This may be my most controversial blog post yet. Next week, I will return to my Series on insurance subrogation and federal pre-emption so we can once again bask in a pure legal issue. For now, I detail how all of my (perhaps) wacky views collided in one extraordinary week, and why I wish we, as a culture, would embrace them more.
Yesterday, while sitting in a coffee shop, I received the following email.
I was immediately shocked and dismayed. I wondered if someone had a vendetta against me. I wondered if I had actually done something reprehensible. I wondered how annoying the process would be to clear my name. I wondered if the anonymity of the complainant would be revealed, and I considered the due process ramifications if not. I texted some friends about this distressing development, and then I realized that these same friends may have played an ingenious April Fools’ Day joke on me.
A couple of years prior, these same friends had organized a call, from a Google phone number, where one of them pretended to be a law review editor revoking an article acceptance. Again, I was horrified and upset, and again, I was absolutely delighted when I realized the joke. That law review prank required a day for my heart to slow down. I recovered from this year’s prank more quickly, but it took me longer to realize it was a joke. For several minutes, I vacillated between laughing out loud in Starbucks and worrying that maybe this notification was legitimate. When I finally responded to the email, my friends clarified that, yes, I was being pranked. My day became wonderful; no matter what else was going on in my life, I was not in immediate danger of losing my law license.
Some other responses to the joke were not as sanguine. Although many praised the masterful prank, some believed this prank to be beyond the pale. My friends, of course, know that I enjoy pranks (although I’m not sure they knew this the first year they got me). But more than that, I believe in pranks. I believe that this world, which becomes increasingly more controllable, predictable, and sanitized as technology improves, needs more of a what I call “funcertainty.”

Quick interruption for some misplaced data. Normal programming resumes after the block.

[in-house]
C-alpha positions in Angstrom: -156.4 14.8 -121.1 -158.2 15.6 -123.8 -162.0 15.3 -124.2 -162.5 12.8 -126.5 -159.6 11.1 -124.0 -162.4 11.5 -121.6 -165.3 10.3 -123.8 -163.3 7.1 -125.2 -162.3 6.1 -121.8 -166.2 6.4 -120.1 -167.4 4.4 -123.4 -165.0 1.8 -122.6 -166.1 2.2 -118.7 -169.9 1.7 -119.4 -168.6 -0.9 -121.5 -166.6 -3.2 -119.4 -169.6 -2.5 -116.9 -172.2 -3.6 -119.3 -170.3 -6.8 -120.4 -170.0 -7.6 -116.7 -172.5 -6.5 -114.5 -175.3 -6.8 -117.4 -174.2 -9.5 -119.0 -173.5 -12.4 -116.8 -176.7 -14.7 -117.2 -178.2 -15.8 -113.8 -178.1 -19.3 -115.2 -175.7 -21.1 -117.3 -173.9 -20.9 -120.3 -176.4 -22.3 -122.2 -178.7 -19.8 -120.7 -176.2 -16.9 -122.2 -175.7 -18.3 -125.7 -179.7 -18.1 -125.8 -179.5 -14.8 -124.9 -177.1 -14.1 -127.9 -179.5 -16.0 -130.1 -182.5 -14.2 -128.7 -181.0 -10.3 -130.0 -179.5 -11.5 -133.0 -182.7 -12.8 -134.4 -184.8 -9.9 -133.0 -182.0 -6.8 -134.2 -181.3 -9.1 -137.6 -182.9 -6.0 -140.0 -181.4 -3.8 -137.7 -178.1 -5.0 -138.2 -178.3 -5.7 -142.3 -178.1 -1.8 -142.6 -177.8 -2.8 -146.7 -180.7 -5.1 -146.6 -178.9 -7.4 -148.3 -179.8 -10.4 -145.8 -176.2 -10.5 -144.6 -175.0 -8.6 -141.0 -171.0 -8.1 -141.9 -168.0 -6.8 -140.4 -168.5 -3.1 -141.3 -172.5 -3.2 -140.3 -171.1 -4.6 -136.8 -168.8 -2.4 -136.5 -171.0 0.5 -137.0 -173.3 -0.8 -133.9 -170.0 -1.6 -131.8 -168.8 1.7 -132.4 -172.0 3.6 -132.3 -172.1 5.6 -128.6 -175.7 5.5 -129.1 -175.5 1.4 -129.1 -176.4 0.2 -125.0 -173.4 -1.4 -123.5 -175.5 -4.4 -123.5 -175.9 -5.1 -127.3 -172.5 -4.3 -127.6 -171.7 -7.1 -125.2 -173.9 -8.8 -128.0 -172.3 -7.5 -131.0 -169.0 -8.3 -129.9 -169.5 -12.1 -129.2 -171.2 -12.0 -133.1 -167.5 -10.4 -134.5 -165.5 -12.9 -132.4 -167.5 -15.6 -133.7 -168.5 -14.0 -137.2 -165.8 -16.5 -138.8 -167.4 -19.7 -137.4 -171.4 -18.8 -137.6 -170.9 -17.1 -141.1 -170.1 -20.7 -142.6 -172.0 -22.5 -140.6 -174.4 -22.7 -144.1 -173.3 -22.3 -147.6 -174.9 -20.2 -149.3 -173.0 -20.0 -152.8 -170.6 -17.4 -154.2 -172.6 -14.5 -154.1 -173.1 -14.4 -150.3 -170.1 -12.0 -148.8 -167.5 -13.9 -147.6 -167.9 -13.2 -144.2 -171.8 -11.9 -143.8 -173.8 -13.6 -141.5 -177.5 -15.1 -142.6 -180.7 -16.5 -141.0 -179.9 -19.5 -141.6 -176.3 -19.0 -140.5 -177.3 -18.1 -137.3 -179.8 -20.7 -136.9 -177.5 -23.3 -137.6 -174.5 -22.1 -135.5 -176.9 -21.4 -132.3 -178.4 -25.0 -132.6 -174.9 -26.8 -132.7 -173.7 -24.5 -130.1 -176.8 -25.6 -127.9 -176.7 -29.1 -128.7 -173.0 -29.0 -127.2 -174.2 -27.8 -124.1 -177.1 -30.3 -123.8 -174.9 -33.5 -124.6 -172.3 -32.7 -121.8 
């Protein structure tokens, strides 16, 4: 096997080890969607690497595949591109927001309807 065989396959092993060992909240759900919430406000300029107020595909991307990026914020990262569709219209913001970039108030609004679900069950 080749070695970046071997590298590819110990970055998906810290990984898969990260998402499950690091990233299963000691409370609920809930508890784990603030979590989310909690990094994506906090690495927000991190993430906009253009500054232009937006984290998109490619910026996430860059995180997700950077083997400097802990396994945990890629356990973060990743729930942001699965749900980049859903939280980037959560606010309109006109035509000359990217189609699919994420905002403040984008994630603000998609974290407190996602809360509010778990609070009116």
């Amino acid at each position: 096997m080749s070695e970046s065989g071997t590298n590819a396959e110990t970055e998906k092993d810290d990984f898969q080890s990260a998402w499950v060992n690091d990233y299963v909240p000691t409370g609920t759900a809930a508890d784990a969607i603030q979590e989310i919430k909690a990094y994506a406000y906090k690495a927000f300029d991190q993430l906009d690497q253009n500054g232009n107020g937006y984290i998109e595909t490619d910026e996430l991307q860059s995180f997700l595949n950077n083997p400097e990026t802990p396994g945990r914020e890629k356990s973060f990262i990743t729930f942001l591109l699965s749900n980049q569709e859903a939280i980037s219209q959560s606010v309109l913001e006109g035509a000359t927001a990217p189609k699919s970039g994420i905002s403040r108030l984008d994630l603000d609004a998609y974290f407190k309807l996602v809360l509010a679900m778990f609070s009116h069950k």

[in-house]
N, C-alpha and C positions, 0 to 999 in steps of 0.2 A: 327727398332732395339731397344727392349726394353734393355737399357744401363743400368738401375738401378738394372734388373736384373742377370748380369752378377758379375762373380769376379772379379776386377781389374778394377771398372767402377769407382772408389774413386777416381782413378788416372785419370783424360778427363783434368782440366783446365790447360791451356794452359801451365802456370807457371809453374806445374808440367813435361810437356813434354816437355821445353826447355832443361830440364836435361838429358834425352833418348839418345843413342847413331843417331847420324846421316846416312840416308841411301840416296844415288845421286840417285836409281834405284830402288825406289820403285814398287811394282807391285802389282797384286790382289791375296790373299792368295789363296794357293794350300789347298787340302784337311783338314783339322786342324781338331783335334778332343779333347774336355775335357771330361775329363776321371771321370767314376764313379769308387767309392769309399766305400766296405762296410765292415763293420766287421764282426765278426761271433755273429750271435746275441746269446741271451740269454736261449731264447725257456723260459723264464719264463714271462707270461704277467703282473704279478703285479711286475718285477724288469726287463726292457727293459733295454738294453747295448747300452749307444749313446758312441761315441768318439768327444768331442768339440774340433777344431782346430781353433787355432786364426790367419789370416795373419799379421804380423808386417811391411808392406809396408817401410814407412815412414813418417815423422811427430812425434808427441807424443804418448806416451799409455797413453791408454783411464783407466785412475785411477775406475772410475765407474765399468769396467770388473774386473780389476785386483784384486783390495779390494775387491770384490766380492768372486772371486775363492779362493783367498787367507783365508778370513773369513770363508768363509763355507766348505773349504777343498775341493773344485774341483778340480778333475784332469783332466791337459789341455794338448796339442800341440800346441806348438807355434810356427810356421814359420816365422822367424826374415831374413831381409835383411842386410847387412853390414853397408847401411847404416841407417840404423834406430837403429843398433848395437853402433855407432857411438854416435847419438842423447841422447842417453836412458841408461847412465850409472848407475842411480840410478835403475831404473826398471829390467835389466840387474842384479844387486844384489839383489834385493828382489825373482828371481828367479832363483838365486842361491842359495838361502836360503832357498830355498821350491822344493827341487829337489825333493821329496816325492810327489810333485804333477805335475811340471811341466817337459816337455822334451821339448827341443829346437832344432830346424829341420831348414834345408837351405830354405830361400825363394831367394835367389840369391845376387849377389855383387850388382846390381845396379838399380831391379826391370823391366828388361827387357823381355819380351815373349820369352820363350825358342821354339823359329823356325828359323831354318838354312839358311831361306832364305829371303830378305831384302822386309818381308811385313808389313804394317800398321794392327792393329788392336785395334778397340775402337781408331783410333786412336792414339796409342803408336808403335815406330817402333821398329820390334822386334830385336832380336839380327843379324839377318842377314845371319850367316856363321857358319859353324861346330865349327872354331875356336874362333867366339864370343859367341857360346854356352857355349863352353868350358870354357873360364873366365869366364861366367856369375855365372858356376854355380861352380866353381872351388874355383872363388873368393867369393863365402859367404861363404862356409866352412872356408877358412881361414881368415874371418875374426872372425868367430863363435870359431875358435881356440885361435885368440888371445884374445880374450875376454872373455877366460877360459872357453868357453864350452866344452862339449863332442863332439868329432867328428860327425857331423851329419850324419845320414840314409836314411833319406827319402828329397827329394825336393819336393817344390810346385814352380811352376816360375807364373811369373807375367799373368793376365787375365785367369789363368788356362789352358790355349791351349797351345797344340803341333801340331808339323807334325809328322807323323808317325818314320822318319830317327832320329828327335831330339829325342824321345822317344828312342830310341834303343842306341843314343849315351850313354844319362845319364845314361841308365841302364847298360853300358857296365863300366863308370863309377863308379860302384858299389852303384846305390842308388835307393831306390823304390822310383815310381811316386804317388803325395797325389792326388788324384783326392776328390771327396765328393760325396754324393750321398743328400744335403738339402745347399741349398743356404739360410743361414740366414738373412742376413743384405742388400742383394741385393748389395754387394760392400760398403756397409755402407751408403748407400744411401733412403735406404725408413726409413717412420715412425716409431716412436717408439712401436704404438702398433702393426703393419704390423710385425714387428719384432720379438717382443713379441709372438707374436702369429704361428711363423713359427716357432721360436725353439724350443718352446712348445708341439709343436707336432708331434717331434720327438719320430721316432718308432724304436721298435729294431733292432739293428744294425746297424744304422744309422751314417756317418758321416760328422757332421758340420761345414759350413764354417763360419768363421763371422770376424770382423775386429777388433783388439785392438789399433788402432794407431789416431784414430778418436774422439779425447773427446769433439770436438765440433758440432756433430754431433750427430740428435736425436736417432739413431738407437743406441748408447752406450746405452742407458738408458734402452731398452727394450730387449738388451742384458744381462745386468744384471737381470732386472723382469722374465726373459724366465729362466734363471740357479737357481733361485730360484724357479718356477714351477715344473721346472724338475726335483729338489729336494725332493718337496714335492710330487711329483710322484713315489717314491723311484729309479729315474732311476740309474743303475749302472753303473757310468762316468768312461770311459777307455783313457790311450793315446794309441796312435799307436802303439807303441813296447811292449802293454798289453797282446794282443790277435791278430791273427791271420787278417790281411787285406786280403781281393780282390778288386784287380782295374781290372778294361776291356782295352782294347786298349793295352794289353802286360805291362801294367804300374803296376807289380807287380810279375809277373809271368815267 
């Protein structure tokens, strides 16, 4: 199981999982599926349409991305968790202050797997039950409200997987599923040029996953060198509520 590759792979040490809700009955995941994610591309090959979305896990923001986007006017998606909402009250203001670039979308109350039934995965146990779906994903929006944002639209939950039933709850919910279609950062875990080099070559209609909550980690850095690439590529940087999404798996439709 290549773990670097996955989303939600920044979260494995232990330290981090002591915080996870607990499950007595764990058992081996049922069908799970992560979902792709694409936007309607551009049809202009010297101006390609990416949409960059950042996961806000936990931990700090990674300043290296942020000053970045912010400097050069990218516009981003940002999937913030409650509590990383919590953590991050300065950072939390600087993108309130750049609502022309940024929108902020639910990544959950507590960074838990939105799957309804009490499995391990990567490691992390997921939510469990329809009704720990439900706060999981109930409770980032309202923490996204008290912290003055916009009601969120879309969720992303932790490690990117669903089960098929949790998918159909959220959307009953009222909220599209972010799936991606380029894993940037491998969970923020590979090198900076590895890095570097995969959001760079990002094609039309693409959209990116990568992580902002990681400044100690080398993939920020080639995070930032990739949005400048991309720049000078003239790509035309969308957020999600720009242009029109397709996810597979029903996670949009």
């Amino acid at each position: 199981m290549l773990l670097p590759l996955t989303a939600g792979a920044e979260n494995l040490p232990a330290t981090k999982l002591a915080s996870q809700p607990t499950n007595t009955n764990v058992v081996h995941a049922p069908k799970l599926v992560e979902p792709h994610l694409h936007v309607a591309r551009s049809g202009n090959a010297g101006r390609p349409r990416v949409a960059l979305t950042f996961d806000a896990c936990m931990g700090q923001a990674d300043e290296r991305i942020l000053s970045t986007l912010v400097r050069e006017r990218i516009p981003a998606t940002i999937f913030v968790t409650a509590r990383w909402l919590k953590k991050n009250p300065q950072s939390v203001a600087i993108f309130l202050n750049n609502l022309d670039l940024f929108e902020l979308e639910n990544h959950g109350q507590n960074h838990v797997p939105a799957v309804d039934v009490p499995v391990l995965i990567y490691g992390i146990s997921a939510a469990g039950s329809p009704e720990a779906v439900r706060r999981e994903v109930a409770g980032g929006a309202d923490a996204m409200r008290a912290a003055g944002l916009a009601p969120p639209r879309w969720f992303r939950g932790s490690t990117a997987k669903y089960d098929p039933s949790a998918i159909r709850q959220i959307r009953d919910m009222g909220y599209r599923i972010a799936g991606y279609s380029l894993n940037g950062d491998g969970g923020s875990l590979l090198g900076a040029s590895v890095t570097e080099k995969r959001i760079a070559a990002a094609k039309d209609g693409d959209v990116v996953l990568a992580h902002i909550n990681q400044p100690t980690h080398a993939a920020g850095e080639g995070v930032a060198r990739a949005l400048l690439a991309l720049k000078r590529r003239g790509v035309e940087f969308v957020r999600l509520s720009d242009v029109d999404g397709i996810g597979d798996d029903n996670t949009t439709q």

Funcertainty is a concept that describes the pleasure you derive from getting something that is not quite exactly what you want. I debuted this concept in conjunction with my response to the Harvard Law School cafeteria. The food at the HLS cafeteria was delicious, and there were tons of options, but, like most cafeterias, the food did not taste precisely as one would expect (or perhaps even want). This frisson between what I would design for myself and what actually occurred made me feel alive. I enjoyed the food so much (seemingly far more than most), but more than that, I enjoyed the funcertainty.
In my experience, people don’t seek out or enjoy funcertainty enough. They read Yelp reviews to ensure the restaurant they patronize is exactly what they want. They coordinate every moment via text to avoid waiting, which also avoids any semblance of spontaneity. Our senses of adventure are atrophying. Risk is, however, necessary – both for character building and for enjoying potentially higher rewards.
Fear of emotional unpleasantness or risk has its downsides. Although I am glad we are learning more about emotional health and de-stigmatizing mental illness, there is good reason to believe that we over-prescribe anxiety medication, overvalue emotional “safety,” and over-correct “hazing.” This all has great consequences for free speech values, because speech is designed to challenge us, make us vulnerable, and alter us. Progress requires risk, and sometimes pain.
Further, what we get when we are provided everything according to our specifications is usually a false sense of comfort. Our politicians and political pundits on both sides of the aisle are lying to us, because we seek out distorted versions of difficult, nuanced issues. Recently, hundreds of thousands of dollars of people’s money was donated based on the false claim that, if the Republicans succeed in revoking Obama’s Internet privacy regulations, anyone can buy any individual’s browsing history.
This is false. First, Internet Service Providers do not sell individual data, but abstracted data, and have been doing so for a while. Second, most ISP contracts already provide that they won’t sell your identifiable browsing history. No ISP could get customers if they sold individual browsing histories. The market was already taking care of this potentially egregious privacy problem.
Regardless of whether you support Obama’s privacy regulations (which seem fairly modest and wise) or the Republicans’ desires to revoke them (which do have some merit), the way many are framing – and eagerly believe the framing of – this issue is irresponsible. The inflaming of political partisans based on false but secure-feeling truths leads to further political divisions and demonization of the other side. And it’s lazy.
Emotional sanitization is robbing us of our ability to enjoy funcertainty and engage productively on issues that are challenging. The balm we seek may heal sometimes, but it also causes may of our social and political problems.